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Toasts of the President and Prime Minister Golda Meir of Israel

March 01, 1973

Madam Prime Minister and our distinguished guests:

As I am sure you have noted, the tables are rather crowded tonight, and I can let you in on a little secret about how White House invitations are issued and what happens on an occasion like this.

Normally invitations go out, as you know, about 3 to 4 weeks in advance, and because we want to be sure that for our distinguished guests we have all of the places filled, we usually send 20 more invitations than the 110 that this room will seat, and always the cancellations make it possible not only for us to have not just the 110 that the room will seat, but we can add a few more at the last minute.

This time, all 120 accepted and invited a few friends.

I don't know of a dinner we have had, Madam Prime Minister, in this house since we have had the honor of being here, in which more people wanted to come and in which we could make fewer friends and more enemies than we did by inviting the group that we have here. But this company is one that is very distinguished. It represents our Government, our Congress; it represents also this whole Nation.

As you noted, they came from Los Angeles, San Francisco, New York, the South, the North, the East, and the West. And that tells us something. It tells us about the respect and the admiration they have for your country, for you, personally, and for your people.

Before proposing the formal toast to you, I think it is only appropriate on this occasion to say a word about one who has served your country so well and the cause of good relations between our two countries so well.

Ambassador [Yitzhak] Rabin came to Washington as Ambassador 4 years ago as one of the most respected military leaders in the world. He leaves Washington on his 51st birthday, which is tonight, as one of the most respected and able ambassadors ever to serve in the Washington Capital-as a matter of fact, if you want to give up your citizenship, we have a job for you.

And now, to our distinguished guest, there is so little we can say to this audience made up of her friends and her admirers. I can, however, speak for all of us by saying that we appreciate what she has done for her country; we are proud of the fact that she began in our country. We also are aware of the fact that she has played a great role in the past and will play a great role in the years to come, not only in the future of her country but of the Mideast and, therefore, of the world.

I was reading a little background before this evening's dinner, and a statement by Ben-Gurion about our distinguished guest tonight in which he said that history will record that, thanks to a Jewish woman, the Jewish State came into existence. And that is an enormous compliment to one who had contributed as much as he had to the creation of and the initiation of the State of Israel.

We don't need to go into that background with this company. I will simply say that as we look at the problems today, and as we look at what our distinguished guest has accomplished through the years, we can have hope as to the future.

All of us remember that when Israel became independent, there were those who said it was impossible. All of us remember that after Israel became independent, there were those who said it was impossible that they could defend that independence surrounded as they were by implacable enemies. And now today it is said that it is impossible that there is any chance to build any kind of a stable or lasting peace in the area.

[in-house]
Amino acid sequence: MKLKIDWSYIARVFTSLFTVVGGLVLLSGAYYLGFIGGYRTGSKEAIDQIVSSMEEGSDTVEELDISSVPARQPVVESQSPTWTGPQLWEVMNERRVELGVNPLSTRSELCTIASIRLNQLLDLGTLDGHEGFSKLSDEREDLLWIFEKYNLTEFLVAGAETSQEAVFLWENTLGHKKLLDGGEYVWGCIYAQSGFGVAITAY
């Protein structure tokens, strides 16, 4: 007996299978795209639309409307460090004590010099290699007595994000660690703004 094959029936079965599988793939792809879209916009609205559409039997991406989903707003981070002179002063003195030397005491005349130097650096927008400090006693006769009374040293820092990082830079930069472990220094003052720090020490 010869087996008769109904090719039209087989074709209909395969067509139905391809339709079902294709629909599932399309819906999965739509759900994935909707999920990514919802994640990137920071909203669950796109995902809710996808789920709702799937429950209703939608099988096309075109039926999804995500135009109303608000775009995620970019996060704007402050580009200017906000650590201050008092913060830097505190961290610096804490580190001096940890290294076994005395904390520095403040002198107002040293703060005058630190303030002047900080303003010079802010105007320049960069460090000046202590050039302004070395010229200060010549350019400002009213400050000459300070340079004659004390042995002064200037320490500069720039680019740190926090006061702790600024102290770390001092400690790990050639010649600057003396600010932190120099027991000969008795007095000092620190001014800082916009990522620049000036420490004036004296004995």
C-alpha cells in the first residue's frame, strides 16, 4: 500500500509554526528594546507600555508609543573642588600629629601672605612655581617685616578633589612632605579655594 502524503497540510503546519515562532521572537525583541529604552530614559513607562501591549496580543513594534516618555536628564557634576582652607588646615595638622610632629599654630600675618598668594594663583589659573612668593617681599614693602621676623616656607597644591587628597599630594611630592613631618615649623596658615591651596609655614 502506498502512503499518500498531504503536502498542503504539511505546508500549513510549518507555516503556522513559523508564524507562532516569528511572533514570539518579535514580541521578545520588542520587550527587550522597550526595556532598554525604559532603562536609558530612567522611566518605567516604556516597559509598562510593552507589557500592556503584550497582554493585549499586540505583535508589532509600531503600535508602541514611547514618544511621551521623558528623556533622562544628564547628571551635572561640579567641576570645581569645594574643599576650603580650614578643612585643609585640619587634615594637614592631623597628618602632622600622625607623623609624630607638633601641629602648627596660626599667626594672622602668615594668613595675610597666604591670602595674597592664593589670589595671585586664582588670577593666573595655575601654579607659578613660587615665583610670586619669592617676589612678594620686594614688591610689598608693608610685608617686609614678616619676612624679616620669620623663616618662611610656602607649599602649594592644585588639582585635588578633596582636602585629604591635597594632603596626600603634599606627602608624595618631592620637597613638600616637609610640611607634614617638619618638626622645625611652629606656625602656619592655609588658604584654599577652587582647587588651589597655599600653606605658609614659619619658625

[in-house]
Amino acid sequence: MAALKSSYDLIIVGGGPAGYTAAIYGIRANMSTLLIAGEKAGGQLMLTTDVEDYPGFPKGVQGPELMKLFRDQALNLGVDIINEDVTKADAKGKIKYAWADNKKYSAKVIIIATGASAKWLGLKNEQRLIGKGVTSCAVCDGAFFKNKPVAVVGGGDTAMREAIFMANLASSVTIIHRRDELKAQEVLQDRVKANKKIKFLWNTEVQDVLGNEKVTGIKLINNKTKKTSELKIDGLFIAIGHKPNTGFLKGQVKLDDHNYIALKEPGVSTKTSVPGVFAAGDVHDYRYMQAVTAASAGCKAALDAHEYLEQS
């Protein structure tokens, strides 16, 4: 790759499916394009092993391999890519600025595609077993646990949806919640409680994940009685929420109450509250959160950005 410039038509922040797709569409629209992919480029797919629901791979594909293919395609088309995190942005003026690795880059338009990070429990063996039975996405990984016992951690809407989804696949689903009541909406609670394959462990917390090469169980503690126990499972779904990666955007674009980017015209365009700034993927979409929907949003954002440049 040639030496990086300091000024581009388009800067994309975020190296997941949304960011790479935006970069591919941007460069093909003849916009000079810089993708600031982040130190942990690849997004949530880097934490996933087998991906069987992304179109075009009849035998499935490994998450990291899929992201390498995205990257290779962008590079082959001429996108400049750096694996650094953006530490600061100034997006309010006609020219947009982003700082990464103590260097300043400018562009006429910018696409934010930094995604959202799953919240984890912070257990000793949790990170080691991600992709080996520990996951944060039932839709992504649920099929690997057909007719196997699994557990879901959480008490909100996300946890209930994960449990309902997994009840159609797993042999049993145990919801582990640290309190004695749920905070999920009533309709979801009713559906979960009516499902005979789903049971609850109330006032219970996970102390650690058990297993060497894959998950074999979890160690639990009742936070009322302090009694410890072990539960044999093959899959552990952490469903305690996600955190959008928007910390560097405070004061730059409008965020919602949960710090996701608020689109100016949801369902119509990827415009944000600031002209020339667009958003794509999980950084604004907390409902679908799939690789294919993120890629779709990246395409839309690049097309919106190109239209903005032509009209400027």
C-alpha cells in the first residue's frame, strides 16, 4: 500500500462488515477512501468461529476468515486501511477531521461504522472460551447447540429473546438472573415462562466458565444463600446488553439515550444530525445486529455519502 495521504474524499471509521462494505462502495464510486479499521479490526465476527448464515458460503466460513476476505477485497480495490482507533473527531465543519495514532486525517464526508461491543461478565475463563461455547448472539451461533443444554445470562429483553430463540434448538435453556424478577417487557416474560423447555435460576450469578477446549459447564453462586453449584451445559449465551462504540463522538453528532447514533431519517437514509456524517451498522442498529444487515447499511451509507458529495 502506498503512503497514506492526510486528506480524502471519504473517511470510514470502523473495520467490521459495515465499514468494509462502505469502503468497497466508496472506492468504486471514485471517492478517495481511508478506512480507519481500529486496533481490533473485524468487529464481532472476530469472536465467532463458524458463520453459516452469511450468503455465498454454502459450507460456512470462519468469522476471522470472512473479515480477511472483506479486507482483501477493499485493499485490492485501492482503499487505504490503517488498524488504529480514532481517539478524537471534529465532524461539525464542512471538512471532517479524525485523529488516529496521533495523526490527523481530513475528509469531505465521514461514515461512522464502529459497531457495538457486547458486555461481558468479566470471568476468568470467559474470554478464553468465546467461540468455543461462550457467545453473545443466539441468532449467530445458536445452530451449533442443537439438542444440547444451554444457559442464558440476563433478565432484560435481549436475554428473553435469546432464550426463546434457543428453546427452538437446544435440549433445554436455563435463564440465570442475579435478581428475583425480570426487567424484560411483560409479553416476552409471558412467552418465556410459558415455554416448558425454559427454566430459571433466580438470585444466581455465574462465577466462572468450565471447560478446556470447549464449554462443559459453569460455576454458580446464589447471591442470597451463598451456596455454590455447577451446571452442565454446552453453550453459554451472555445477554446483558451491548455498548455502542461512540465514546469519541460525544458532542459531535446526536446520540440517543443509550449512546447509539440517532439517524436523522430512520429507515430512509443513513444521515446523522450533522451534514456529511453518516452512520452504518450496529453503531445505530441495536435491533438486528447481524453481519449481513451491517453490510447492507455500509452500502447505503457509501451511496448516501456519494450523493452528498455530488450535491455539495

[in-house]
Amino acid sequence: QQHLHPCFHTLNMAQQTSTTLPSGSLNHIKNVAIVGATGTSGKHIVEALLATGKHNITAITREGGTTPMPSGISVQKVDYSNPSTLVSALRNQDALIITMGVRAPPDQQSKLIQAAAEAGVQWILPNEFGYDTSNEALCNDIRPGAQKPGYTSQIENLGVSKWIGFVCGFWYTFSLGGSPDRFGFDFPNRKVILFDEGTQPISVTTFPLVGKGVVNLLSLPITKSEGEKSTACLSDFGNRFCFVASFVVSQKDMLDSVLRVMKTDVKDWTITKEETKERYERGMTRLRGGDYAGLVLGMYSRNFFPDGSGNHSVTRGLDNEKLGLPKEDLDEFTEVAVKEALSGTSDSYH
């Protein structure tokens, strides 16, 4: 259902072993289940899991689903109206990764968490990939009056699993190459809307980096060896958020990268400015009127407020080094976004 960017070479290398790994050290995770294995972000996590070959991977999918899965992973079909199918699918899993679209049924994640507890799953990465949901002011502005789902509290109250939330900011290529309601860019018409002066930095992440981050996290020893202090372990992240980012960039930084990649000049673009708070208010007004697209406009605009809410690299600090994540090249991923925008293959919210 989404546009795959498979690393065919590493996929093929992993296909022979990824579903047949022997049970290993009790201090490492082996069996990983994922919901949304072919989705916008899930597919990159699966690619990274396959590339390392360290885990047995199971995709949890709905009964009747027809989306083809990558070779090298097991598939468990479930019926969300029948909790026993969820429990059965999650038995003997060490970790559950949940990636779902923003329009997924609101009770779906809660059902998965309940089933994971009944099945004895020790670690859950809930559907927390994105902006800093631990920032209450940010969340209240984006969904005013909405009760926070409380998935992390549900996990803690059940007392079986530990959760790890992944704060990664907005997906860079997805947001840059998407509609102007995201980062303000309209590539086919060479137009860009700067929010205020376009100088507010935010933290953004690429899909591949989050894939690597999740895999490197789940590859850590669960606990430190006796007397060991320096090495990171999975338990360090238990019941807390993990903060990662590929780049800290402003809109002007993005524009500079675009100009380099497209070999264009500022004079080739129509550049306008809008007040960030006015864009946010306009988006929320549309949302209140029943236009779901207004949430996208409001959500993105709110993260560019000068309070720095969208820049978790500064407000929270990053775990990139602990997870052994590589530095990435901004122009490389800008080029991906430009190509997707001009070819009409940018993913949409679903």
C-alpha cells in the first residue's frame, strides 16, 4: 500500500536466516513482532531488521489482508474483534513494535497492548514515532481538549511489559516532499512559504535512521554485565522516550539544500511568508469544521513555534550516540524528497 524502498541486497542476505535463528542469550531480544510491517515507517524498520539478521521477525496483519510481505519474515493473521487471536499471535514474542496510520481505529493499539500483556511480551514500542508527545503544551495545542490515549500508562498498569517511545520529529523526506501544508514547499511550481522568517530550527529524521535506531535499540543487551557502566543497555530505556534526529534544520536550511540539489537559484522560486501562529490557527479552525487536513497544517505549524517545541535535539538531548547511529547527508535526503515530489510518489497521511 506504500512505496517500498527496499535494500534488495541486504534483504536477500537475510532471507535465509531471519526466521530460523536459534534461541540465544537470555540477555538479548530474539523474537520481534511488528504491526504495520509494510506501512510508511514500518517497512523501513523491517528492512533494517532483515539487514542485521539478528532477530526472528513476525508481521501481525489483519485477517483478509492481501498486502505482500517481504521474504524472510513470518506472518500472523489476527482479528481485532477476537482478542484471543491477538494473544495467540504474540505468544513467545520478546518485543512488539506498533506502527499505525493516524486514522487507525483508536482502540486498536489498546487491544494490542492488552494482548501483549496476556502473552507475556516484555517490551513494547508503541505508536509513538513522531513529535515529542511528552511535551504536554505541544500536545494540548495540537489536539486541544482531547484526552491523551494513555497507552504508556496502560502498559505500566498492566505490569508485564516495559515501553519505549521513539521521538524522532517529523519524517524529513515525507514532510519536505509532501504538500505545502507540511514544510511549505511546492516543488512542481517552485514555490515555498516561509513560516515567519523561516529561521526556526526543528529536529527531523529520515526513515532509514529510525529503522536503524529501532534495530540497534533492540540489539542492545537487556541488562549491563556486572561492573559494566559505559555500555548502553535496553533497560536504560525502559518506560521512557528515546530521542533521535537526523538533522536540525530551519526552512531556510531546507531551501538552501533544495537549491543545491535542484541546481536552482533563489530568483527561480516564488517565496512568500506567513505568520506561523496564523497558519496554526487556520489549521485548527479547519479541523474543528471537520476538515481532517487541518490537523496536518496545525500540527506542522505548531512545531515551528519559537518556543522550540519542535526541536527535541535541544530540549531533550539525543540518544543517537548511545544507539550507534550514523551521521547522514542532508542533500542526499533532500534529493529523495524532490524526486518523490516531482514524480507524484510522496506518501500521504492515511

Well, our distinguished guest has played a great role, first, in proving that it was not impossible that Israel could become independent, that it was not impossible that Israel would develop the strength to maintain and defend its independence. And also I certainly believe that she can and will play a great role in the future in building that peace which seems to be impossible, but which is her dream, the dream of all people in the world, in the Mideast and in all the areas around it.

I would not suggest that it is easy. I would not suggest that it will be soon or instant. But I do suggest that the kind of leadership, enlightened, courageous and strong, that built an independent Israel, that has defended its independence, has the genius within it to contribute to the kind of peace in that troubled part of the world which will provide real security for the states involved, as well as peace.

And it is this, of course, which has been the dream of the Prime Minister. It is this goal which we have discussed and toward which we are working. And it is in that spirit that I know that all of you will tonight want to rise with me, and as you rise, I would suggest that we are proud to have her here again as she has been in this house before, 4 years ago, proud because she is the Prime Minister of Israel, proud because of everything she has done for her country, proud because she had her roots in our country. And may our two countries always stand together in the cause of peace and independence and freedom for all people.

To Prime Minister Meir. To the Prime Minister.

Note: The President spoke at 10:01 p.m. in the State Dining Room at the White House.

Earlier in the day, the President and Prime Minister Meir met at the White House.

Prime Minister Meir responded to the President's toast as follows:

Mr. President, Mrs. Nixon, dear friends: